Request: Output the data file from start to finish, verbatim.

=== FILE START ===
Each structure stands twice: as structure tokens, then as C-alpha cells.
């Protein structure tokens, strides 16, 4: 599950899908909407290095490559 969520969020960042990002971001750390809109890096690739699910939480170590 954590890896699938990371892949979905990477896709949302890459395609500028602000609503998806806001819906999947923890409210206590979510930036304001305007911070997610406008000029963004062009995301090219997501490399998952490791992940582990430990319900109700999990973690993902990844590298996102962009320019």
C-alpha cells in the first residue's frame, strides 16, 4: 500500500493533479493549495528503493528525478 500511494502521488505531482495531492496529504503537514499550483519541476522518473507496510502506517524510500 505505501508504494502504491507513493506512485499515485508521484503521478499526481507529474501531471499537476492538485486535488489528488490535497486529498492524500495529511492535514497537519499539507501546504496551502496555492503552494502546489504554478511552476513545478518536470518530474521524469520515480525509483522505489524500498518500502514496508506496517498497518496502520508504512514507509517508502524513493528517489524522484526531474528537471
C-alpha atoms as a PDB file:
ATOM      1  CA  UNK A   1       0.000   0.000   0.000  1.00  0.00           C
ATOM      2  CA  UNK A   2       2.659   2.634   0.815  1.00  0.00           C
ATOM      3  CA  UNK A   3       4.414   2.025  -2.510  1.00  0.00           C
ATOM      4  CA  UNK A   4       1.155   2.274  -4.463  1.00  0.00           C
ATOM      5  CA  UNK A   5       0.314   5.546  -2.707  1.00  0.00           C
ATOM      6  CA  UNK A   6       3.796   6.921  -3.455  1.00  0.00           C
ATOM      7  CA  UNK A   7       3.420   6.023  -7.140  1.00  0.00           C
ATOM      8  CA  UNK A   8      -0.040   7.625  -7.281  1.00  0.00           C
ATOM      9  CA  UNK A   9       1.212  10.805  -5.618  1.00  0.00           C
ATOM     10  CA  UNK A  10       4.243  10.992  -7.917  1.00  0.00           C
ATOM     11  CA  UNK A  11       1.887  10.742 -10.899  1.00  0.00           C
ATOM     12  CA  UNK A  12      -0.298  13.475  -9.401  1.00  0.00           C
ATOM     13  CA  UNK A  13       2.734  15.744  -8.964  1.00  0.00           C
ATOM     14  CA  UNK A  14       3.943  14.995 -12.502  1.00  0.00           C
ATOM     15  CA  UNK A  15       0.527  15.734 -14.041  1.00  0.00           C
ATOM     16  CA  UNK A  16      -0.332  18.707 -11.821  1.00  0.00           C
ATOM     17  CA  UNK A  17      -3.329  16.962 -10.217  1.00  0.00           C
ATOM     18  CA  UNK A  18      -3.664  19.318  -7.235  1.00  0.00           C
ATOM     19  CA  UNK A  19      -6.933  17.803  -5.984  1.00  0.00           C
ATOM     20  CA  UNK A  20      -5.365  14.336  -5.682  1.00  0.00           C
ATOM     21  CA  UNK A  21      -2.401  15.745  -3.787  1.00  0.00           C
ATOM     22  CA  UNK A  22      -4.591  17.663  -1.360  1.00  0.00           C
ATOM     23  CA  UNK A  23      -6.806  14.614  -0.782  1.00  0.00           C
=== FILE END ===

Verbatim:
Each structure stands twice: as structure tokens, then as C-alpha cells.
């Protein structure tokens, strides 16, 4: 599950899908909407290095490559 969520969020960042990002971001750390809109890096690739699910939480170590 954590890896699938990371892949979905990477896709949302890459395609500028602000609503998806806001819906999947923890409210206590979510930036304001305007911070997610406008000029963004062009995301090219997501490399998952490791992940582990430990319900109700999990973690993902990844590298996102962009320019």
C-alpha cells in the first residue's frame, strides 16, 4: 500500500493533479493549495528503493528525478 500511494502521488505531482495531492496529504503537514499550483519541476522518473507496510502506517524510500 505505501508504494502504491507513493506512485499515485508521484503521478499526481507529474501531471499537476492538485486535488489528488490535497486529498492524500495529511492535514497537519499539507501546504496551502496555492503552494502546489504554478511552476513545478518536470518530474521524469520515480525509483522505489524500498518500502514496508506496517498497518496502520508504512514507509517508502524513493528517489524522484526531474528537471
C-alpha atoms as a PDB file:
ATOM      1  CA  UNK A   1       0.000   0.000   0.000  1.00  0.00           C
ATOM      2  CA  UNK A   2       2.659   2.634   0.815  1.00  0.00           C
ATOM      3  CA  UNK A   3       4.414   2.025  -2.510  1.00  0.00           C
ATOM      4  CA  UNK A   4       1.155   2.274  -4.463  1.00  0.00           C
ATOM      5  CA  UNK A   5       0.314   5.546  -2.707  1.00  0.00           C
ATOM      6  CA  UNK A   6       3.796   6.921  -3.455  1.00  0.00           C
ATOM      7  CA  UNK A   7       3.420   6.023  -7.140  1.00  0.00           C
ATOM      8  CA  UNK A   8      -0.040   7.625  -7.281  1.00  0.00           C
ATOM      9  CA  UNK A   9       1.212  10.805  -5.618  1.00  0.00           C
ATOM     10  CA  UNK A  10       4.243  10.992  -7.917  1.00  0.00           C
ATOM     11  CA  UNK A  11       1.887  10.742 -10.899  1.00  0.00           C
ATOM     12  CA  UNK A  12      -0.298  13.475  -9.401  1.00  0.00           C
ATOM     13  CA  UNK A  13       2.734  15.744  -8.964  1.00  0.00           C
ATOM     14  CA  UNK A  14       3.943  14.995 -12.502  1.00  0.00           C
ATOM     15  CA  UNK A  15       0.527  15.734 -14.041  1.00  0.00           C
ATOM     16  CA  UNK A  16      -0.332  18.707 -11.821  1.00  0.00           C
ATOM     17  CA  UNK A  17      -3.329  16.962 -10.217  1.00  0.00           C
ATOM     18  CA  UNK A  18      -3.664  19.318  -7.235  1.00  0.00           C
ATOM     19  CA  UNK A  19      -6.933  17.803  -5.984  1.00  0.00           C
ATOM     20  CA  UNK A  20      -5.365  14.336  -5.682  1.00  0.00           C
ATOM     21  CA  UNK A  21      -2.401  15.745  -3.787  1.00  0.00           C
ATOM     22  CA  UNK A  22      -4.591  17.663  -1.360  1.00  0.00           C
ATOM     23  CA  UNK A  23      -6.806  14.614  -0.782  1.00  0.00           C